Alex von Kriegsheim
What does this mean for a targeted approach in other cancers?
WG: Spurred on by other successful targeted therapies, the drug development pipelines in large pharma and biotech companies have brought forward multiple novel targeted agents that tackle specific defects or abnormalities in breast and other cancers. Several of these novel treatments have been approved for clinical use in breast cancer, with multiple others on the cusp of being so. Together with advances in diagnostics, this is where the real progress has been made in changing the clinical perspective of breast cancer patients.
Where do you see breast cancer research going in the next 5-10 years?
WG: While we have made great in-roads into understanding some of the basic molecular underpinnings of breast cancer, the conversion of the wealth of information that is available into clinical reality has not kept up to pace, notwithstanding the above-mentioned exceptions. Critically, a key issue with both conventional therapy and more targeted agents is the evolution of tumours over time to become resistant to treatment. One of the key focuses of the Irish Cancer Society BREAST-PREDICT Collaborative Cancer Research Centre, as well as some EU-funded programmes I am involved with, relates to uncovering the mechanisms underlying such resistance phenomena via the use of an integrated molecular profiling approach, together with advanced bioinformatic analysis.
Importantly, our research is greatly advanced by access to longitudinally acquired samples obtained generously from breast cancer patients throughout their treatment course. Such individualised series of biological specimens are invaluable in identifying what happens to tumours during treatment. Another crucial aspect of our approach is the close interplay between computational and experimental biologists and those in the clinic that are directly managing breast cancer patients, such as surgeons and oncologists. This interdisciplinary, ‘systems’ approach is key to translating our basic discoveries to clinical impact.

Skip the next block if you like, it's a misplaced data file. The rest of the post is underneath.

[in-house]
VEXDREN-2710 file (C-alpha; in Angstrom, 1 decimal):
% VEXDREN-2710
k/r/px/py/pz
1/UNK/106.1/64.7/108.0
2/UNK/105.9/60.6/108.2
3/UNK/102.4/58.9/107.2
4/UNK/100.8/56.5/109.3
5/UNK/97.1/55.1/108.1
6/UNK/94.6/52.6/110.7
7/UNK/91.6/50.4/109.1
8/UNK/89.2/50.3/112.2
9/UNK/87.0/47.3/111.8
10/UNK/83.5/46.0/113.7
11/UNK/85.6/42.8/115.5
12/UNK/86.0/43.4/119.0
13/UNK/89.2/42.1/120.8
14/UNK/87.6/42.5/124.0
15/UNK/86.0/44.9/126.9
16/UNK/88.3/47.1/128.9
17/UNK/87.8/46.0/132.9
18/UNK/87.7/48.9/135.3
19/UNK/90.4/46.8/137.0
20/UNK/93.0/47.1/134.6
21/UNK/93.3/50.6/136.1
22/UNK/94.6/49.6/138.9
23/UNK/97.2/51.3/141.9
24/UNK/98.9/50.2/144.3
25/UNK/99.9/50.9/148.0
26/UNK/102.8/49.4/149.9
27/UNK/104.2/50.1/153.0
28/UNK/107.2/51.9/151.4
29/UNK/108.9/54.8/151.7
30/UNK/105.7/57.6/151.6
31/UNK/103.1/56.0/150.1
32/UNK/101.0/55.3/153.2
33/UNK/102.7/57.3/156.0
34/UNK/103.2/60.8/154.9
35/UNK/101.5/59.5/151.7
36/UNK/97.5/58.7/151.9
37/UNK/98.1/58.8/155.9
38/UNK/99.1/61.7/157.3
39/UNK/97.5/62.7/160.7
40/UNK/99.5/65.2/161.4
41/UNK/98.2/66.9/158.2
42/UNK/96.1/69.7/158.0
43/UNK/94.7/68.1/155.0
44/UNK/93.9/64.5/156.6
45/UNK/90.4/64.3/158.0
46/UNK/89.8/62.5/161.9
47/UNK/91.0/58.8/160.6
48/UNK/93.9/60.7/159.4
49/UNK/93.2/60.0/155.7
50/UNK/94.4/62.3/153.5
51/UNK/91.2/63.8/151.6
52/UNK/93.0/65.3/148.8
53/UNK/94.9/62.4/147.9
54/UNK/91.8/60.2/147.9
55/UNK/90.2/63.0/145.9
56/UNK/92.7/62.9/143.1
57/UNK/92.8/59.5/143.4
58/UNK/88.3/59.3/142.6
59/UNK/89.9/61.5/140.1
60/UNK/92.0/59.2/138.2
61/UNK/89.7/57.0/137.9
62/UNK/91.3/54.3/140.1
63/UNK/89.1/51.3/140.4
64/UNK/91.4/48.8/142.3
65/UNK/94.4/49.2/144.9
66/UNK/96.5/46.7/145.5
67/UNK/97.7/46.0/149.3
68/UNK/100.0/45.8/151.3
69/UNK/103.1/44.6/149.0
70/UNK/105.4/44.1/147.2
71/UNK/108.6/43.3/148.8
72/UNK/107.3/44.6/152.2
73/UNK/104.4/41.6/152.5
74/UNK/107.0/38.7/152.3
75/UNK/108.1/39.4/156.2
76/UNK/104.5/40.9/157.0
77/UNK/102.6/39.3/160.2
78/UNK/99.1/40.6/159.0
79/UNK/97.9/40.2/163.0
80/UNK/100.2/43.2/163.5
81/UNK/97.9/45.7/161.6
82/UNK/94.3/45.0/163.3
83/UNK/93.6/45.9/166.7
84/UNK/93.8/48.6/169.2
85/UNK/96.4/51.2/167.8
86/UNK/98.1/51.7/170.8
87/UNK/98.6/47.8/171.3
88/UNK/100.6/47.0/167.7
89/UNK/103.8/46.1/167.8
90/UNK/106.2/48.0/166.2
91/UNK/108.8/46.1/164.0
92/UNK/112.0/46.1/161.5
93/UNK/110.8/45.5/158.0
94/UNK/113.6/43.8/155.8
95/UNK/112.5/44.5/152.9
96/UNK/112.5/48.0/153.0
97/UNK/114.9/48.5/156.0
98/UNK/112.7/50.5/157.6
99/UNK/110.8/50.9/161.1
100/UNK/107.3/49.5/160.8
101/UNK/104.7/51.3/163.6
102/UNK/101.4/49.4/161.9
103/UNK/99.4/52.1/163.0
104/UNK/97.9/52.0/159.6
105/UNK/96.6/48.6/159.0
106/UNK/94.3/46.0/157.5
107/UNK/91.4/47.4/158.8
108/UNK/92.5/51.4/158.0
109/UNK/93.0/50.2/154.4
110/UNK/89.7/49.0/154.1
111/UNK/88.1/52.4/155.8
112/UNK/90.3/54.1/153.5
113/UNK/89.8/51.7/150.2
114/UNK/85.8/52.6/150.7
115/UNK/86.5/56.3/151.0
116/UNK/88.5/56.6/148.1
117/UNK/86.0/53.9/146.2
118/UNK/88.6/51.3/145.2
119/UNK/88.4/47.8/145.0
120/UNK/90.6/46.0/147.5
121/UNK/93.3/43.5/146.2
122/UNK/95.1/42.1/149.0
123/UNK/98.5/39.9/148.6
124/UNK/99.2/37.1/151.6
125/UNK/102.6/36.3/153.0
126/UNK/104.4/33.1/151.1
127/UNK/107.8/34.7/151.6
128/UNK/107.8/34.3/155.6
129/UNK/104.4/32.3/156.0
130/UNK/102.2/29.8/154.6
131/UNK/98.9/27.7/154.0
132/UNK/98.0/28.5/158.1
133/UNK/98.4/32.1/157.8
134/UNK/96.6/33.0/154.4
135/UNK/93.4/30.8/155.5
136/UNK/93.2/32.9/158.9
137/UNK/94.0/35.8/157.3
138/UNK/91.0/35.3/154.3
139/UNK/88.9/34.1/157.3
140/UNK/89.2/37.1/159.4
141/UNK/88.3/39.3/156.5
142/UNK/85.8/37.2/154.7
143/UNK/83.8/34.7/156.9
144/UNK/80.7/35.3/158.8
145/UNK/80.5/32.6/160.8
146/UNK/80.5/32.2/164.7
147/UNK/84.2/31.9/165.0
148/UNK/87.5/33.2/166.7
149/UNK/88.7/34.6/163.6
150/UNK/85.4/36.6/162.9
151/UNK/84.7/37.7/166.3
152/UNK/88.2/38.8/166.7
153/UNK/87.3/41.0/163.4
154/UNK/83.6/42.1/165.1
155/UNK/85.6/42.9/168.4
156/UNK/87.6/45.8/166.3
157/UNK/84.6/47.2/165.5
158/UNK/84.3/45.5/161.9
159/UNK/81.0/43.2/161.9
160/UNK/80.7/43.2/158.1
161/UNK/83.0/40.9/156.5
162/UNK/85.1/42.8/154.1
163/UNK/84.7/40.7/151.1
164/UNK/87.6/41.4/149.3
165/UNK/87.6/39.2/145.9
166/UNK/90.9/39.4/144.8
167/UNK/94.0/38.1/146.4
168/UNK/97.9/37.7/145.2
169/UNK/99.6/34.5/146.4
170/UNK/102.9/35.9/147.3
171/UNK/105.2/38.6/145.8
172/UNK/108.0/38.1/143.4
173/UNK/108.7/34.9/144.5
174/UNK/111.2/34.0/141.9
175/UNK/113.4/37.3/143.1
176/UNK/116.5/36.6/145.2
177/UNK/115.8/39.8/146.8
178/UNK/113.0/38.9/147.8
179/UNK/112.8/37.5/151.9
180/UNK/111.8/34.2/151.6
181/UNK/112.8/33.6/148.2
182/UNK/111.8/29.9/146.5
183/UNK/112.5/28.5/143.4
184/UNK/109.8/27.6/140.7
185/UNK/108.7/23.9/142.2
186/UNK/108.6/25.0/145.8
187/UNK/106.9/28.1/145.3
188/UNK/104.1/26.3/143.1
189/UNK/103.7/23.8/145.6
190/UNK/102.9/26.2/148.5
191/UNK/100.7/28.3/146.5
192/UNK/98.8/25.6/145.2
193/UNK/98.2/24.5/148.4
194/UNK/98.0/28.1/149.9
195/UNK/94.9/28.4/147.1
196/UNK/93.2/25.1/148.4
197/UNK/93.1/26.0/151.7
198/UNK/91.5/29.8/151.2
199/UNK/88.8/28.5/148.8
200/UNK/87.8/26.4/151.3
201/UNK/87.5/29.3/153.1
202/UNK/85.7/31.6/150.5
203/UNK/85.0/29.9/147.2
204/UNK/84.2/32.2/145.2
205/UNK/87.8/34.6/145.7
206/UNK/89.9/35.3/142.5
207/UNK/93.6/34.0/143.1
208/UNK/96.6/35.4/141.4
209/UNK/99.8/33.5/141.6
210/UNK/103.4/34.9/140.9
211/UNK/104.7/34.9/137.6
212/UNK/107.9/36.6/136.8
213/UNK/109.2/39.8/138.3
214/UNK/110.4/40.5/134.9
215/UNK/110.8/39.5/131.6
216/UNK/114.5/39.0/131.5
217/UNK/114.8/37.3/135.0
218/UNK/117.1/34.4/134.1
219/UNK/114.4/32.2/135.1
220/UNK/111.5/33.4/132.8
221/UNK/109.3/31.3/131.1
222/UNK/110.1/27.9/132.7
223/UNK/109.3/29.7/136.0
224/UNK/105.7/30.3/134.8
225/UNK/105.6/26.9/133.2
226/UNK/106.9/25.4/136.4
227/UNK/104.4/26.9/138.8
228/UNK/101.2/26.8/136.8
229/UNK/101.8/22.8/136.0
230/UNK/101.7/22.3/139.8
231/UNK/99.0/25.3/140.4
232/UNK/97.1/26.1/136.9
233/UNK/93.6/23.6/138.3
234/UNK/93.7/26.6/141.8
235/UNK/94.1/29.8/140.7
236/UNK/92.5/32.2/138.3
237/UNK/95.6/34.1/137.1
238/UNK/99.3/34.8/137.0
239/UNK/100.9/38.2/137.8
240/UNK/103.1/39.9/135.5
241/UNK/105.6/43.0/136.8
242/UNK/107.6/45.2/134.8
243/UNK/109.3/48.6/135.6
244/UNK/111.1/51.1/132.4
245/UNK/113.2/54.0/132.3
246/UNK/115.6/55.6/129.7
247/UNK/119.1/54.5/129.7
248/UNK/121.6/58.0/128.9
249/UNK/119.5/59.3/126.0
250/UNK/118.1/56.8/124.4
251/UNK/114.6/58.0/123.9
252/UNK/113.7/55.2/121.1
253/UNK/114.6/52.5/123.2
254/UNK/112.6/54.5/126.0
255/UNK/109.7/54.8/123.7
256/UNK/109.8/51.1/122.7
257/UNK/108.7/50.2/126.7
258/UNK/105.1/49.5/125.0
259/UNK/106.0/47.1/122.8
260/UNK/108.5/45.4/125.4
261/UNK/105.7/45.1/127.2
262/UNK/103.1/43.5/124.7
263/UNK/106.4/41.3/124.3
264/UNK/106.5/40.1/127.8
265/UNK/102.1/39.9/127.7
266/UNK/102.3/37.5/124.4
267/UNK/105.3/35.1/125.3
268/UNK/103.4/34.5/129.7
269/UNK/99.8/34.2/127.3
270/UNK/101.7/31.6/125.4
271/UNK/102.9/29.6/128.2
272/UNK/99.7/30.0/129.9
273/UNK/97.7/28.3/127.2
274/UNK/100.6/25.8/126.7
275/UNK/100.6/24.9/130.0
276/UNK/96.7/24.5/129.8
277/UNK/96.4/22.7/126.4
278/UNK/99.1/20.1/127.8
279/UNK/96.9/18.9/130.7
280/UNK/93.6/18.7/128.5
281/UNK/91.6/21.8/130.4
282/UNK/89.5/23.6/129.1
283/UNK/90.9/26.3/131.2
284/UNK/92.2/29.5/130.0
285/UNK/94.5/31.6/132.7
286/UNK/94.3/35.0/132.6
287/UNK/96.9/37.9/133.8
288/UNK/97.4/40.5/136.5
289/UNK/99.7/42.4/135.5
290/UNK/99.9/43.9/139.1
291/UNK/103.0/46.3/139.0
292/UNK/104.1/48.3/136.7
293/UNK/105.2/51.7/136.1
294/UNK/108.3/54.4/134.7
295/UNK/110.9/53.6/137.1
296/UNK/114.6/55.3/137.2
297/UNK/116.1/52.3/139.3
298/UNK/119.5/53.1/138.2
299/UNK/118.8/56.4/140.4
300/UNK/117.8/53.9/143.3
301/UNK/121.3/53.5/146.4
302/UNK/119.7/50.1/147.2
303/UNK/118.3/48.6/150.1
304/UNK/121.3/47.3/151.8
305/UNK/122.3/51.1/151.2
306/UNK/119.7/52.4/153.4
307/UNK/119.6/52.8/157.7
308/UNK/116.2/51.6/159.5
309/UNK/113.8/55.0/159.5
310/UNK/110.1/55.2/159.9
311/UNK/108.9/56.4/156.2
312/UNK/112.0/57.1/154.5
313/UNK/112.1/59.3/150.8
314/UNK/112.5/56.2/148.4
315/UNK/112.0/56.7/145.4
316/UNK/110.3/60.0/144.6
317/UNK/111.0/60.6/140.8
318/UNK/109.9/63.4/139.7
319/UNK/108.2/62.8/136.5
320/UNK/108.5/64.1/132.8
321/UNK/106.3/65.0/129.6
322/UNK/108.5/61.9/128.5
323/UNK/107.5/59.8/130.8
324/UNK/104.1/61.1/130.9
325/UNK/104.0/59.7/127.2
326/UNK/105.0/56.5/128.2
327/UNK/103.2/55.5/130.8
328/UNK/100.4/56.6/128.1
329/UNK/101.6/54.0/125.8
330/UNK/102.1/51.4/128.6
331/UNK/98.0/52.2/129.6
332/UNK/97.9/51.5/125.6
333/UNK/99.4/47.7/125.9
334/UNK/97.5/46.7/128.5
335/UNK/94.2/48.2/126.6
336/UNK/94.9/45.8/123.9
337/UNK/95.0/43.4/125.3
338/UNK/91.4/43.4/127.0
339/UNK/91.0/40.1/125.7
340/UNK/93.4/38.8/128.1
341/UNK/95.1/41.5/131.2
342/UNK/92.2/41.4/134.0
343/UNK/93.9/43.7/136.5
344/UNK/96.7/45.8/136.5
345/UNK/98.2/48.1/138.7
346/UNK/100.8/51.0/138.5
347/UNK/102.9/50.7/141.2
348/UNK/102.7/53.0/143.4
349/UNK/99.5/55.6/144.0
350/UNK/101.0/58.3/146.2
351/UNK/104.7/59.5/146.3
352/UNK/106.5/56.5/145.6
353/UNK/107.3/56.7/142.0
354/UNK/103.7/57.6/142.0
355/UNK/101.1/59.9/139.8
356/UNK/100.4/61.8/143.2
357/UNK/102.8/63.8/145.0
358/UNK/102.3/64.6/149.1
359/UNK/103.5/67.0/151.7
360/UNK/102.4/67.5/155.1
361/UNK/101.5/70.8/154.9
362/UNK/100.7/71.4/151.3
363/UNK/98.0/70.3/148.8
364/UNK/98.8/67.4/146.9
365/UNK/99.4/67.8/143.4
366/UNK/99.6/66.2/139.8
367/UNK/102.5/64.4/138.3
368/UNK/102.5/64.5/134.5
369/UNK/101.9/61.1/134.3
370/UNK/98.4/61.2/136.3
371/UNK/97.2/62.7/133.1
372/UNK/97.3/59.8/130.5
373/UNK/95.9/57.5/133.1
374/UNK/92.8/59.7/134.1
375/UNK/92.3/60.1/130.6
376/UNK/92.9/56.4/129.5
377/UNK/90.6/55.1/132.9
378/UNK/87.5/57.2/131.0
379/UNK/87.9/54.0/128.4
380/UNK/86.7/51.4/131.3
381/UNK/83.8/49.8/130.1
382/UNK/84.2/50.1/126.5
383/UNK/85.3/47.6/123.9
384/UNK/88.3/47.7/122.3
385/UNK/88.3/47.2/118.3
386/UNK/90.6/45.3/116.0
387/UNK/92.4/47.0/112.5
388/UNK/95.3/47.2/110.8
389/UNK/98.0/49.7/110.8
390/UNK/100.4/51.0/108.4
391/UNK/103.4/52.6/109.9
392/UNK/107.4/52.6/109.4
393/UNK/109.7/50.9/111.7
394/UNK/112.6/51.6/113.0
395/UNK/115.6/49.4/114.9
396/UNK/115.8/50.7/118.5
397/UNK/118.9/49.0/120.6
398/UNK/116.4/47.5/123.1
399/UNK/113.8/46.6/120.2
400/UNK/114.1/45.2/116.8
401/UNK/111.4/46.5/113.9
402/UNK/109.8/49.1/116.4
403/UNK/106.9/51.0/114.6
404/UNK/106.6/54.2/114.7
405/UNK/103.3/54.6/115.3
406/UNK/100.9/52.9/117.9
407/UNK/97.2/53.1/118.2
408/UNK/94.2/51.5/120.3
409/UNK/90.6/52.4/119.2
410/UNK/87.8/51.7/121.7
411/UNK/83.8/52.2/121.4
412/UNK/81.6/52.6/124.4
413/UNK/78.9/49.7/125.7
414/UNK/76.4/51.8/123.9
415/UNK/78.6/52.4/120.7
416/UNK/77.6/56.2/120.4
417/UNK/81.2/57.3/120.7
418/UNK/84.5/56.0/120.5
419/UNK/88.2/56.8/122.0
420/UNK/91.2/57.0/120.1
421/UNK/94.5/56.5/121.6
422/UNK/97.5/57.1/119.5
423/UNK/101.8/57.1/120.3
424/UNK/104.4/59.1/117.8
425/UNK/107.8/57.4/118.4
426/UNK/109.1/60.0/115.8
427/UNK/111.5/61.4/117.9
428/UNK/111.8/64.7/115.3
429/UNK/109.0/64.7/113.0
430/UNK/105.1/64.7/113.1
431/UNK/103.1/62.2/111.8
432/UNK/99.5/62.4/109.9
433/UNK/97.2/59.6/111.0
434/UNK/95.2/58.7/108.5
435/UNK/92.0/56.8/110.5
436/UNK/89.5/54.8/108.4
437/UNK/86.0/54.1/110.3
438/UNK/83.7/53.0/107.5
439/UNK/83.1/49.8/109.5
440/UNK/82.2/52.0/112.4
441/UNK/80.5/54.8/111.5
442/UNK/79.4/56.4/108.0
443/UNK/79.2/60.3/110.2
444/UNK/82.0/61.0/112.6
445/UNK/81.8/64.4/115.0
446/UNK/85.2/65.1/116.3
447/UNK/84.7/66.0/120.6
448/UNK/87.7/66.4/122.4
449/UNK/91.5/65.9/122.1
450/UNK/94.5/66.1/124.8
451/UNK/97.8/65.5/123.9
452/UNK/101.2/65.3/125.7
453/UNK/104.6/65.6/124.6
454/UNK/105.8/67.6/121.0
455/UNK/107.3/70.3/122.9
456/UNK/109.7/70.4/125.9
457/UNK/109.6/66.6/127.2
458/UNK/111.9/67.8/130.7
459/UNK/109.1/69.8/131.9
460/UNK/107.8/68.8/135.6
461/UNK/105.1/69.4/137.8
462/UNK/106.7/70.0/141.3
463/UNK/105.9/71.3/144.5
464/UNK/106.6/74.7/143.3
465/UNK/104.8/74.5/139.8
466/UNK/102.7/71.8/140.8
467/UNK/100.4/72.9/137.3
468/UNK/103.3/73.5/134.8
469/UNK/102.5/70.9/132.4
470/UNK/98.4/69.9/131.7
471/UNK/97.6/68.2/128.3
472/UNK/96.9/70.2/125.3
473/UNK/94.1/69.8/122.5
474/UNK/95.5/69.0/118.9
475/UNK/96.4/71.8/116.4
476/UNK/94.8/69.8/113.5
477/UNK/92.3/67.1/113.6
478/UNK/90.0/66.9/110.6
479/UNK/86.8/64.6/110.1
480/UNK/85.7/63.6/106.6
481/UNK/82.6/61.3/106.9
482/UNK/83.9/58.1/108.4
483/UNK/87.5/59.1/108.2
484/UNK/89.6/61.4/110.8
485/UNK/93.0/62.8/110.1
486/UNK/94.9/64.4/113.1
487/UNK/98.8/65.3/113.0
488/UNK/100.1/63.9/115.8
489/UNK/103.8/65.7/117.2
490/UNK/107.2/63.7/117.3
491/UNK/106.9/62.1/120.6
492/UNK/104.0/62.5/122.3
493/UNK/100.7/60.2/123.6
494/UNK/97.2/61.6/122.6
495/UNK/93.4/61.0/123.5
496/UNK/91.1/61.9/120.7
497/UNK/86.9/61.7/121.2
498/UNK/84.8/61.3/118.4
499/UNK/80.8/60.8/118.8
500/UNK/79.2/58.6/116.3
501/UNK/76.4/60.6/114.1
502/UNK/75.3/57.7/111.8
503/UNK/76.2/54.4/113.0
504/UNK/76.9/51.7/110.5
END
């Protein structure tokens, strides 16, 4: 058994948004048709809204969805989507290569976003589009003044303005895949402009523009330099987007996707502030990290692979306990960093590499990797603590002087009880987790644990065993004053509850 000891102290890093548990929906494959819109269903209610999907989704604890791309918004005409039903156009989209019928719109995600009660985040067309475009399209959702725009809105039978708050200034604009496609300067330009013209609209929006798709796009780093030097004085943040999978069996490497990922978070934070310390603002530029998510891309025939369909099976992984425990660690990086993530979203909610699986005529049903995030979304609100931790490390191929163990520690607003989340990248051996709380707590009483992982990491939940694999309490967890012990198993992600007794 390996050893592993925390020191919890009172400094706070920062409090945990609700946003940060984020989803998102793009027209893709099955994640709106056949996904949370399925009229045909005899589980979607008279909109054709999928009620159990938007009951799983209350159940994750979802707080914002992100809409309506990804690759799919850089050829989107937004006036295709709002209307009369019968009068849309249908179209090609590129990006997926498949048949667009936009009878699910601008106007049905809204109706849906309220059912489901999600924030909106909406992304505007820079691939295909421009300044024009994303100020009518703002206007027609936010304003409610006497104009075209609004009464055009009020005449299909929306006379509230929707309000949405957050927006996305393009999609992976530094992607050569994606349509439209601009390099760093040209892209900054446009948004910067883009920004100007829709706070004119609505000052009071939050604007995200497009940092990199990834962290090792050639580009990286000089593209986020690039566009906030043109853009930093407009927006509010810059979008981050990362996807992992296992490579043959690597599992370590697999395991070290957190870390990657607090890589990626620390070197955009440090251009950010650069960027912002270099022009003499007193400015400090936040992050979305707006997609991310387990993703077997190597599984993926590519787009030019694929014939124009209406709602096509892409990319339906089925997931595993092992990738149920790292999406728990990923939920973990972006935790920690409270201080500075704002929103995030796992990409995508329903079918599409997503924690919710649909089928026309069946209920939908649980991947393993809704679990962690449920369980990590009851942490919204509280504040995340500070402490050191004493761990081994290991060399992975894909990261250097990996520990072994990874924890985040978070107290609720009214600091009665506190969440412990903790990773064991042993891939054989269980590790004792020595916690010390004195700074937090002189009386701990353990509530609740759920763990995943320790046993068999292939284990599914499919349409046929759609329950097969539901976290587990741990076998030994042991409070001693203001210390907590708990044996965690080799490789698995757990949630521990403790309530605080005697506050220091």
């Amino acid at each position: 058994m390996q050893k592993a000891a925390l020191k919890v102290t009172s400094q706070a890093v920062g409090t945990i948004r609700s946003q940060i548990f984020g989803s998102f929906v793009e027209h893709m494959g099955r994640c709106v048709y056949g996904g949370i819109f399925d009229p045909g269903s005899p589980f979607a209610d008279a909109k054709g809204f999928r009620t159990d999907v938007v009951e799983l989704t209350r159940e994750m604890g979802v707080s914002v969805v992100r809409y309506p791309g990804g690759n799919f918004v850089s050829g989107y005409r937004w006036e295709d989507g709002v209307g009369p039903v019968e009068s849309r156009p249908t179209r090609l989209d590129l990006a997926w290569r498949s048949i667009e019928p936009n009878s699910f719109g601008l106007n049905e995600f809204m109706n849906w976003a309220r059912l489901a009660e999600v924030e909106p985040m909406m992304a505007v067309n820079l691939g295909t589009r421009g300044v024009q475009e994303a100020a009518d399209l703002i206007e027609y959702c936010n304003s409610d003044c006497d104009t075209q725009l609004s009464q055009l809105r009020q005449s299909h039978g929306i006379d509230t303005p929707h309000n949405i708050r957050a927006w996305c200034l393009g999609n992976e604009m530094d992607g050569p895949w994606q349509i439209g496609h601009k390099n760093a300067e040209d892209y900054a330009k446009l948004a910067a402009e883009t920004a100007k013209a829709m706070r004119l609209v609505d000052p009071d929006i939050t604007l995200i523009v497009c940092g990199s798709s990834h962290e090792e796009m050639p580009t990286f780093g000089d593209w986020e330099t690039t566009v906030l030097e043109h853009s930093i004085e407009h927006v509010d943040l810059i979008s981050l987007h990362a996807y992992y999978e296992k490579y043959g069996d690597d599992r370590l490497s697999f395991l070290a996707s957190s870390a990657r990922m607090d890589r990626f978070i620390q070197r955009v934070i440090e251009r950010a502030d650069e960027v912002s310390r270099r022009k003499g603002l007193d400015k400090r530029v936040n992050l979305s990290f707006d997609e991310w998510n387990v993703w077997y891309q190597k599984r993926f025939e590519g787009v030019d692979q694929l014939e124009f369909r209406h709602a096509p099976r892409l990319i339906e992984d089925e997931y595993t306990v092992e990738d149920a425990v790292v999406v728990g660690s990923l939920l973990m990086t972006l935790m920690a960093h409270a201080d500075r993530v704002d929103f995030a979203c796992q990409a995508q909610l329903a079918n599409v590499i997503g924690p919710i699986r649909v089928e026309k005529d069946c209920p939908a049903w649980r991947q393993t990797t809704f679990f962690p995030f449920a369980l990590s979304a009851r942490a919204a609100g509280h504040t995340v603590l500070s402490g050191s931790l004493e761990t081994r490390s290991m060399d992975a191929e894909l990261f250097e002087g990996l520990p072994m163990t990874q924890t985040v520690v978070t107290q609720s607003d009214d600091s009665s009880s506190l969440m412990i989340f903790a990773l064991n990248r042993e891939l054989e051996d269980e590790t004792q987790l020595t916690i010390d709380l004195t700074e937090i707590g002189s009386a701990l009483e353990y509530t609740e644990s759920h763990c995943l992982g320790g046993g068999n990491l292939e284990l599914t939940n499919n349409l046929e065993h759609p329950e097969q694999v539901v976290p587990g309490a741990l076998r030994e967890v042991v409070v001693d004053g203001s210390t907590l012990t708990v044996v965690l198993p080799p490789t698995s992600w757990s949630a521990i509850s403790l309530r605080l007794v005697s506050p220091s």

"A key issue with both conventional therapy and more targeted agents is the evolution of tumours over time to become resistant to treatment."
AVK: William has highlighted one of the aspects which will further reduce cancer mortality in the future. Breast cancer, is like most cancers, a heterogeneous disease and drugs like Herceptin are targeted at the significant subsection of patients which express HER2. Right now, in depth sequencing of the patient and cancer-specific mutations are on the verge of becoming affordable and widespread. These data can then be analysed and fed into models which predict the treatment outcome and will allow designing discreet and patient-orientated regimes, increasing the efficiency and affordability of the treatment.
In addition, we still require treatments to prevent the cancer from spreading to secondary sites, which ultimately leads to the patient’s death. We are currently starting to understand why and how cancer spreads. My own research, funded by Breast Cancer Campaign and developed in conjunction with William and colleagues from SBI and UCD Conway Institute, utilises systems biology techniques to focus on the role played by a small protein in the spread of breast cancer to other parts of the body. We hope that over the next 5-10 years research into these biological processes will yield new strategies to prevent this spread, or metastasis, from occurring, bringing further significant reductions in cancer mortality rates.
Carolanne Doherty is a PhD researcher at SBI whose work focuses on signalling of the MST2/LATS1 pathway which is altered in many human cancers, in particular a protein called YAP which can act as a tumour suppressor or an oncogene.comments powered by Disqus